Now you have to decide upon one of the following two equivalent methods to open up the Waveterm...

Method 1 - Quick And Dirty

Turn the Waveterm on WITHOUT an inserted System Diskette (if using a Waveterm B with Eurocom II motherboard, please boot it with the Reformat 68000 diskette to start the Waveterm A mode). The Monitor prompt should appear:


Now put the prepared System Diskette copy into the System drive. If the keyboard adapter cable works, you should now be able to boot the Waveterm by pressing the D key - this triggers a "Disk Boot" action in the monitor.

Directly after that (in the first two seconds or so) you must press CTRL+X - this interrupts the boot process (if you were too slow, the normal PAGE 0 should appear). After that, a slightly weird text should be visible on the Waveterm screen, like that:

>G ,YY)?

This means that FLEX has been loaded and that the Monitor has been reactivated. Now enter GCD03. Don't ask what that's supposed to do, just do it :-)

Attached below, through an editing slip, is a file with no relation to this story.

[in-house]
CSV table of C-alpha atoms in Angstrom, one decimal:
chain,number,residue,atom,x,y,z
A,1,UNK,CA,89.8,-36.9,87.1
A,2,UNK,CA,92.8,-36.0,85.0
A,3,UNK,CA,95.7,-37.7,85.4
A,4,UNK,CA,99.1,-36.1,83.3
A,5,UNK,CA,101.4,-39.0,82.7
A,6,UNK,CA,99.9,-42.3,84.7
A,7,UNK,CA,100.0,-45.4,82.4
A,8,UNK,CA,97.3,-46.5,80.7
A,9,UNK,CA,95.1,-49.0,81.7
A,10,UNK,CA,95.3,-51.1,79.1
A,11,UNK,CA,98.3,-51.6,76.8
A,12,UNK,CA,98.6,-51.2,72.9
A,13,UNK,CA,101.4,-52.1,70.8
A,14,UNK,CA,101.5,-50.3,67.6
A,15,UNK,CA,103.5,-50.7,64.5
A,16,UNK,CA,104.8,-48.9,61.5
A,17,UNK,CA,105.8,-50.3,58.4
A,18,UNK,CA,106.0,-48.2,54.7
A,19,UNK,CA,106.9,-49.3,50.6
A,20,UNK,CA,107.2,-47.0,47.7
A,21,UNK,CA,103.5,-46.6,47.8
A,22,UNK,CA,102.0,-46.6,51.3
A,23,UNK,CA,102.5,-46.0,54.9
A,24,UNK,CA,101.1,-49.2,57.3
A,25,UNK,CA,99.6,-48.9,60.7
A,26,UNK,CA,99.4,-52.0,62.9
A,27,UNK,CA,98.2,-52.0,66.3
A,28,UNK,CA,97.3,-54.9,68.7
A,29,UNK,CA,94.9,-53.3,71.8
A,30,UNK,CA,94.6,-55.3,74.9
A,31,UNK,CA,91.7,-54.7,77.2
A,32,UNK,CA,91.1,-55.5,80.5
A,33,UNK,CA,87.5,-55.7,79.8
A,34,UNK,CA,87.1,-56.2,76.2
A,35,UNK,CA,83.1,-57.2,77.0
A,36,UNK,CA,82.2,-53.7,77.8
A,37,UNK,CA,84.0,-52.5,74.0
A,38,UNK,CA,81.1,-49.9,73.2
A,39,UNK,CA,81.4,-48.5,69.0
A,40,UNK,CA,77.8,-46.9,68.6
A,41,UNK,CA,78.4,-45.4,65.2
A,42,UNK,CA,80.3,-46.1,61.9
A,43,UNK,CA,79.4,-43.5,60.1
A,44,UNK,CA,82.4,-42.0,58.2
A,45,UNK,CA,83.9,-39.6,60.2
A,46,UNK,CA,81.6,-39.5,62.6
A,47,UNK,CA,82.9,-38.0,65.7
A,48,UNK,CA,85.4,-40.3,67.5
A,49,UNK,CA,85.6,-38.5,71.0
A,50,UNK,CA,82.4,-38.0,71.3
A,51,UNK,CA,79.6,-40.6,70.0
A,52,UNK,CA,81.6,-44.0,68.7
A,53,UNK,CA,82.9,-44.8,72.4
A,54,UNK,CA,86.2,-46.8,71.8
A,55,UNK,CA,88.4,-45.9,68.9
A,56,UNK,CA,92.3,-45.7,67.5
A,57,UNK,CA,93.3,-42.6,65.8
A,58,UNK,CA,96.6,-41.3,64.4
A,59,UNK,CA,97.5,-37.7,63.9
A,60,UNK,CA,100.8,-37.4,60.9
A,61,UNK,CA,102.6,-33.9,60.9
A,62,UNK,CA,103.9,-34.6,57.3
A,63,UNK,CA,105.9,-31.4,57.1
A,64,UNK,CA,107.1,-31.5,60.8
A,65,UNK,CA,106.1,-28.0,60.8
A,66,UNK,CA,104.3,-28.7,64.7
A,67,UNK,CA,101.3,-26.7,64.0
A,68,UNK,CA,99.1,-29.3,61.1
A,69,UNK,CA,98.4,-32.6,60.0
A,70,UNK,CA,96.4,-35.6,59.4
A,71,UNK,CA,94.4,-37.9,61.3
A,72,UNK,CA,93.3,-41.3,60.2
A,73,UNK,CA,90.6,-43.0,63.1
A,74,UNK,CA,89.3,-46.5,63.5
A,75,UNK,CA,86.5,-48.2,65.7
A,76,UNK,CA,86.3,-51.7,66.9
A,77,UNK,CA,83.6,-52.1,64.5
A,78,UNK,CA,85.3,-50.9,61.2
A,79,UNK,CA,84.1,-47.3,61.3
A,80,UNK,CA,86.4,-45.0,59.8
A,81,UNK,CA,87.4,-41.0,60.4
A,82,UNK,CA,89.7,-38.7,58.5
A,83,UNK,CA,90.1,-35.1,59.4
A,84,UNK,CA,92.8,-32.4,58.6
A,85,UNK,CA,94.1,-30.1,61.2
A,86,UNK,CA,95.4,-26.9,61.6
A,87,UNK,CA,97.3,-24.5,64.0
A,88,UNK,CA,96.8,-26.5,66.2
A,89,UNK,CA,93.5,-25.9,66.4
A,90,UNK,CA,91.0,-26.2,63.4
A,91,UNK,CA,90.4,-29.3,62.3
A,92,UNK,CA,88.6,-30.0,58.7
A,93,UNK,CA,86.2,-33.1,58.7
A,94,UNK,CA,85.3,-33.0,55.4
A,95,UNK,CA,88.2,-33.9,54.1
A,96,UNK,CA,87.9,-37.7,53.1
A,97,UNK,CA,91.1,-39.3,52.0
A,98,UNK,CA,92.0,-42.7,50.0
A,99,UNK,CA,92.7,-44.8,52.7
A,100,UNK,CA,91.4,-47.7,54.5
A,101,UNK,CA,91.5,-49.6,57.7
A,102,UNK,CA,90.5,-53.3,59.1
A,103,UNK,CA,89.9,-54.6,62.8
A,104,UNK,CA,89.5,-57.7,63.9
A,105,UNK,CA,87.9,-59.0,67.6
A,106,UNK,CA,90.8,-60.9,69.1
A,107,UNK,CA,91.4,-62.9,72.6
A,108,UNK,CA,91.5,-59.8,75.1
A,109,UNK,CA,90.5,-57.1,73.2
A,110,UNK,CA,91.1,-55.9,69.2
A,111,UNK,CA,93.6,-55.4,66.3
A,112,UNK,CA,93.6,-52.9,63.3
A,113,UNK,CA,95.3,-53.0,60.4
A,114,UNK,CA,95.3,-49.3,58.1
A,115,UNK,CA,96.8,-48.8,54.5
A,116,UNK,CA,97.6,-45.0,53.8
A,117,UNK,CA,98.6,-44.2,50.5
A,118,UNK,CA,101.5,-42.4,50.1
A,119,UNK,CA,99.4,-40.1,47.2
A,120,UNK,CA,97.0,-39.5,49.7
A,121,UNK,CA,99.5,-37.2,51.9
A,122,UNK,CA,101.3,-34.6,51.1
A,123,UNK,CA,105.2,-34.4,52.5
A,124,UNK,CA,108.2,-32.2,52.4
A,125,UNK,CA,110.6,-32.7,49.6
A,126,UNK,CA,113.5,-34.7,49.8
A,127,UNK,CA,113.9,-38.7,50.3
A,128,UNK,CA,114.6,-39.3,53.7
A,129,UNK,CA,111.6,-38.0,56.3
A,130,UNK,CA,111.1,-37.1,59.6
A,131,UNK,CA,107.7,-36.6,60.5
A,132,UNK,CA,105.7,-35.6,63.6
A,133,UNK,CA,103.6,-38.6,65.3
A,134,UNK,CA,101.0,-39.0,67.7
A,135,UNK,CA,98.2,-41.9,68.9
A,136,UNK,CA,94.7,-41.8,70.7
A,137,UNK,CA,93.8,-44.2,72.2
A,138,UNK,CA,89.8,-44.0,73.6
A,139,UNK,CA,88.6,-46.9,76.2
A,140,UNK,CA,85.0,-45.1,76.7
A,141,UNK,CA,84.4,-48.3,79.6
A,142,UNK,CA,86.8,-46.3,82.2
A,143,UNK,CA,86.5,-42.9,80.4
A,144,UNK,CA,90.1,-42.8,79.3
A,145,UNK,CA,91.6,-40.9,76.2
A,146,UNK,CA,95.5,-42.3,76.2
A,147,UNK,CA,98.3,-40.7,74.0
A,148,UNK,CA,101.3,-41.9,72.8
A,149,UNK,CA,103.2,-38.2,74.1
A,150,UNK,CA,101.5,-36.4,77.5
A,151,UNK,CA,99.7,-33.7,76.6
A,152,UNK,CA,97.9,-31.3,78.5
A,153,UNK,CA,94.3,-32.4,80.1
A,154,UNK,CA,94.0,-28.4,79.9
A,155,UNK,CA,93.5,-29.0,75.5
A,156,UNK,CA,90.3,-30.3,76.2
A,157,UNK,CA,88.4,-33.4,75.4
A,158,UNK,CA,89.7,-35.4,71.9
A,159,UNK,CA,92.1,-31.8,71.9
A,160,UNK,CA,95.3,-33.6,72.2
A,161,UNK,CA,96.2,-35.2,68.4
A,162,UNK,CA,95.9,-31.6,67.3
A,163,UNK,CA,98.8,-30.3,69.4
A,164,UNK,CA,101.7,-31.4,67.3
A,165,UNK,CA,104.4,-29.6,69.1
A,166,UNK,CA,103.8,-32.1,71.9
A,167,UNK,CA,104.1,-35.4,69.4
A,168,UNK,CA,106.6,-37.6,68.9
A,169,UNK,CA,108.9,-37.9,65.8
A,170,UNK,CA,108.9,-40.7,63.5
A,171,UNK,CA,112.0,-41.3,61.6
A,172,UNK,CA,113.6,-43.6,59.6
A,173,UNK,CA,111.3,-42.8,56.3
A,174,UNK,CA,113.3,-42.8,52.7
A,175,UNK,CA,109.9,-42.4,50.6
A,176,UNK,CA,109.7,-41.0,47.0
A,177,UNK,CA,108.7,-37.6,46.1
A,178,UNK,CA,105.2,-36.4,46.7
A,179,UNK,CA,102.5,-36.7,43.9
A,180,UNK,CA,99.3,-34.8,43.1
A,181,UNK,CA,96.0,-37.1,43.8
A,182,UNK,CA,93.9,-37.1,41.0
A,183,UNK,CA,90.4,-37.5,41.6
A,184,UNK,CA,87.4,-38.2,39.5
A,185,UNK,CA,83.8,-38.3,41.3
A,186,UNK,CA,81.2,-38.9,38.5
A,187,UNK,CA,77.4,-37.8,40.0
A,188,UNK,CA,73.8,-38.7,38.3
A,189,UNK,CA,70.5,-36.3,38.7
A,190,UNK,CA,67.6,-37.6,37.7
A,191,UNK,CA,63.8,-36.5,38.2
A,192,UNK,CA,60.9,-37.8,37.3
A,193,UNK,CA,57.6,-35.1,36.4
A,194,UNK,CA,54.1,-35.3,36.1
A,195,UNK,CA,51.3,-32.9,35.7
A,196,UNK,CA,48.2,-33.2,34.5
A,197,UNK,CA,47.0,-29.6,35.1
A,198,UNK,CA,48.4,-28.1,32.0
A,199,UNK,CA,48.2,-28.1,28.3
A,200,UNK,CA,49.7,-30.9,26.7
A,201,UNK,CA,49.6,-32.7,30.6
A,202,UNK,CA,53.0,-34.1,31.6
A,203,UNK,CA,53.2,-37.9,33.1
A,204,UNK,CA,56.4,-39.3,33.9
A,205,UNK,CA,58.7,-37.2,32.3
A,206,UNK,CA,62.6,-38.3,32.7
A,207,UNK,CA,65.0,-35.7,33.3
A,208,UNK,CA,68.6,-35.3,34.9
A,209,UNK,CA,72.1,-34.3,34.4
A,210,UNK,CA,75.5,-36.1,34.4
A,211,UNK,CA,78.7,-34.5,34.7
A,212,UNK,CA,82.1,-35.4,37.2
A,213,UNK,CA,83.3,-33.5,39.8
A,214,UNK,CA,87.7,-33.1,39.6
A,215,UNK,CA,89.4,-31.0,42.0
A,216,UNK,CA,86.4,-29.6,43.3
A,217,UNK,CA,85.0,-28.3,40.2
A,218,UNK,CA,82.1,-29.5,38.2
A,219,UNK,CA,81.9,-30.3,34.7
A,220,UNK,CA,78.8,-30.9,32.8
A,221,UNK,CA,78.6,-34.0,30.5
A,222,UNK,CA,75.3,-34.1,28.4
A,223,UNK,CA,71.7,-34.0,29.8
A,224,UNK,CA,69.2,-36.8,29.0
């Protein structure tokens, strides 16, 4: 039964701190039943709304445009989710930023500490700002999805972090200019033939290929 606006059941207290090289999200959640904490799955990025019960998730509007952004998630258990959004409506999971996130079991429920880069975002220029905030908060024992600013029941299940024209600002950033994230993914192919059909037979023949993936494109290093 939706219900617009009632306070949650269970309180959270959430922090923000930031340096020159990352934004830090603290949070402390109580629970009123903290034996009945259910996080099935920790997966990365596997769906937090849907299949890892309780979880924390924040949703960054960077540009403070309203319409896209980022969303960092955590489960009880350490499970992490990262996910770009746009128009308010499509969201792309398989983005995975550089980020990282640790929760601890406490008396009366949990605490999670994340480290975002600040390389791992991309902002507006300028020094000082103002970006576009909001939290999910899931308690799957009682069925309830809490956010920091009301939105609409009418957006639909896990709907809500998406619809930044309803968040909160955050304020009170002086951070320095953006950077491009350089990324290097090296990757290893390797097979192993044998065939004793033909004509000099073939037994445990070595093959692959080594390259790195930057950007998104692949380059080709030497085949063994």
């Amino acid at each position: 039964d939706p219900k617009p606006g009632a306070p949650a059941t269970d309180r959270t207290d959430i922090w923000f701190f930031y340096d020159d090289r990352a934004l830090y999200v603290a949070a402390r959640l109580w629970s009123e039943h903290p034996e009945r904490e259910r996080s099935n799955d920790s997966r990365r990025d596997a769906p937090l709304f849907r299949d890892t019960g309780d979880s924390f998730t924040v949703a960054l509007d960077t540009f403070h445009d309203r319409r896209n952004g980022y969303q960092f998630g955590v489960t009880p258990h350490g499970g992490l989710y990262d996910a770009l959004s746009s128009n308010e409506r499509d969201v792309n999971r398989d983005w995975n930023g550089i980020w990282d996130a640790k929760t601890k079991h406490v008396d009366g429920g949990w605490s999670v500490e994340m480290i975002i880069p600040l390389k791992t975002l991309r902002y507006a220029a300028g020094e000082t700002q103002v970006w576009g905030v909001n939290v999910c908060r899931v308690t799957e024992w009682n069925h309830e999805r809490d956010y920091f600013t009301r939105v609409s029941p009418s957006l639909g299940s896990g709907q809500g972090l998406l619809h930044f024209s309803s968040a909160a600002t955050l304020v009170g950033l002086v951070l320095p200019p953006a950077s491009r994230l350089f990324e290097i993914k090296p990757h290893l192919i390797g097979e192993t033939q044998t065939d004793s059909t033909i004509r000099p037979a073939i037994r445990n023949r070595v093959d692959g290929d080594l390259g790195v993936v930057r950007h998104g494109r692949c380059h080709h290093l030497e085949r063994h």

As a result, you should now see the FLEX prompt:

>G ,YY)?
>G CD03


Method 2 - Slow And Dirty

Turn on the Waveterm WITH an inserted System Diskette  (if using a Waveterm B with Eurocom II motherboard, please boot it with the Reformat 68000 diskette to start the Waveterm A mode, then insert the Waveterm A System Diskette). Wait, calm and relaxed, until PAGE 0 is displayed, then press Ctrl+F in WTAINIT, and then ESCAPE on the Waveterm's mini keyboard. When done, the expected PAGE 1 doesn't come up, but only a small "+"-Prompt and a blinking cursor... the PPG makers have implemented a small backdoor here that allowed them to exit from the application. If you don't like the deranged screen contents, you can press Ctrl+L and Return now to clear the screen.